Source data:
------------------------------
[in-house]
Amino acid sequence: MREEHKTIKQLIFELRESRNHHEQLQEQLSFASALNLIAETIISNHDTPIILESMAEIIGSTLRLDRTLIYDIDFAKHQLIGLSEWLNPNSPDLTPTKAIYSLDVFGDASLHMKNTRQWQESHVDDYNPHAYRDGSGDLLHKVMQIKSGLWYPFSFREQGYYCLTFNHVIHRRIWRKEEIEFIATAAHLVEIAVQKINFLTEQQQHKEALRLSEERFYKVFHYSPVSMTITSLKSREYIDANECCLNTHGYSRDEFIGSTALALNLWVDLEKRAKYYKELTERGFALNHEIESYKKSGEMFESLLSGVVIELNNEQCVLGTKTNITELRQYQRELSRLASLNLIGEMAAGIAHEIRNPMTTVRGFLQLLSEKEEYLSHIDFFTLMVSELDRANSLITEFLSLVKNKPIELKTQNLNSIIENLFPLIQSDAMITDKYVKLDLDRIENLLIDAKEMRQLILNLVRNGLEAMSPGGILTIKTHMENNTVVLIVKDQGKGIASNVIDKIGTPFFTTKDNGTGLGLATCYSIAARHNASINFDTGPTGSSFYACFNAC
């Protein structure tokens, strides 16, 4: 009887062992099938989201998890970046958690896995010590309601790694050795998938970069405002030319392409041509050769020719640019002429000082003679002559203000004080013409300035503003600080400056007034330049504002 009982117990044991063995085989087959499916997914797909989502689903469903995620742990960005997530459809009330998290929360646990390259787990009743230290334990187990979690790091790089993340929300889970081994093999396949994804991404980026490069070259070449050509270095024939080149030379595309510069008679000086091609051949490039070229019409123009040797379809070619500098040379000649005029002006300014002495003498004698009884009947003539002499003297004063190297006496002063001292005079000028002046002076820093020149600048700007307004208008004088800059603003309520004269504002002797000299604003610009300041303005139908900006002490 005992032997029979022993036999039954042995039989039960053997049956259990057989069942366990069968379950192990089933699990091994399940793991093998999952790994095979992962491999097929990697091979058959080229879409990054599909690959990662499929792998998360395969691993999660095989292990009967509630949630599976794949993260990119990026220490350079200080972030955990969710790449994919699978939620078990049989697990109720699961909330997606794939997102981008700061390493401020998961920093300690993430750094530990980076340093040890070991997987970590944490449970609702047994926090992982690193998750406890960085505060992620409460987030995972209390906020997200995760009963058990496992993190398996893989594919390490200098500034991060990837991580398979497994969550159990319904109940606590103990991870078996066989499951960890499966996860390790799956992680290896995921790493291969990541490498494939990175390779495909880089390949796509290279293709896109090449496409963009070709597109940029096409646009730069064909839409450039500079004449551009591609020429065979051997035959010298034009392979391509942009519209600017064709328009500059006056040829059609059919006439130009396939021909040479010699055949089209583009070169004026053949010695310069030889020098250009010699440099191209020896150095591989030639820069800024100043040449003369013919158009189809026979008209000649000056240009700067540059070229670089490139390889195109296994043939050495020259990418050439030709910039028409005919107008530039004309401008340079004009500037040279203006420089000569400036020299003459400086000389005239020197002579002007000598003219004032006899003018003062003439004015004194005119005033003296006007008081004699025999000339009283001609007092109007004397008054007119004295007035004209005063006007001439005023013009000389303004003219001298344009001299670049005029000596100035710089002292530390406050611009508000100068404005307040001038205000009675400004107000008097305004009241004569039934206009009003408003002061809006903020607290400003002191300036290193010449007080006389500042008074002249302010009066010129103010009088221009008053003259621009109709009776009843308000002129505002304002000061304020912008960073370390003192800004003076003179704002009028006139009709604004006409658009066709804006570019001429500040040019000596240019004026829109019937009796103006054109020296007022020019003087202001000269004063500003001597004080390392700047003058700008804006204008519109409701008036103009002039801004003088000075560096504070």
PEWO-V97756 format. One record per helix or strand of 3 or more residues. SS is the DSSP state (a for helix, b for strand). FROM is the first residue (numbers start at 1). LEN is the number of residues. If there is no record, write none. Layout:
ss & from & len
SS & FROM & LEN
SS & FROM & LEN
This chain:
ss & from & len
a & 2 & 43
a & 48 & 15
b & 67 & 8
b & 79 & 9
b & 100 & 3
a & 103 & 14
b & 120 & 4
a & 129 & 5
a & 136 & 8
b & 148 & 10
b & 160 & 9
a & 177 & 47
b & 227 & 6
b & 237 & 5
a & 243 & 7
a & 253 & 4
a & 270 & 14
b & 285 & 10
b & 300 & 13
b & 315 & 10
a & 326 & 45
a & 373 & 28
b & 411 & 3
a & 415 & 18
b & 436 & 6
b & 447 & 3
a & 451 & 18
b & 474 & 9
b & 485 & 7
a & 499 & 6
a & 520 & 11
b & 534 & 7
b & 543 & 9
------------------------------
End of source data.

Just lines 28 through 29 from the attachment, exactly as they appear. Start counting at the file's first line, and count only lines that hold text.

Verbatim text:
b & 300 & 13
b & 315 & 10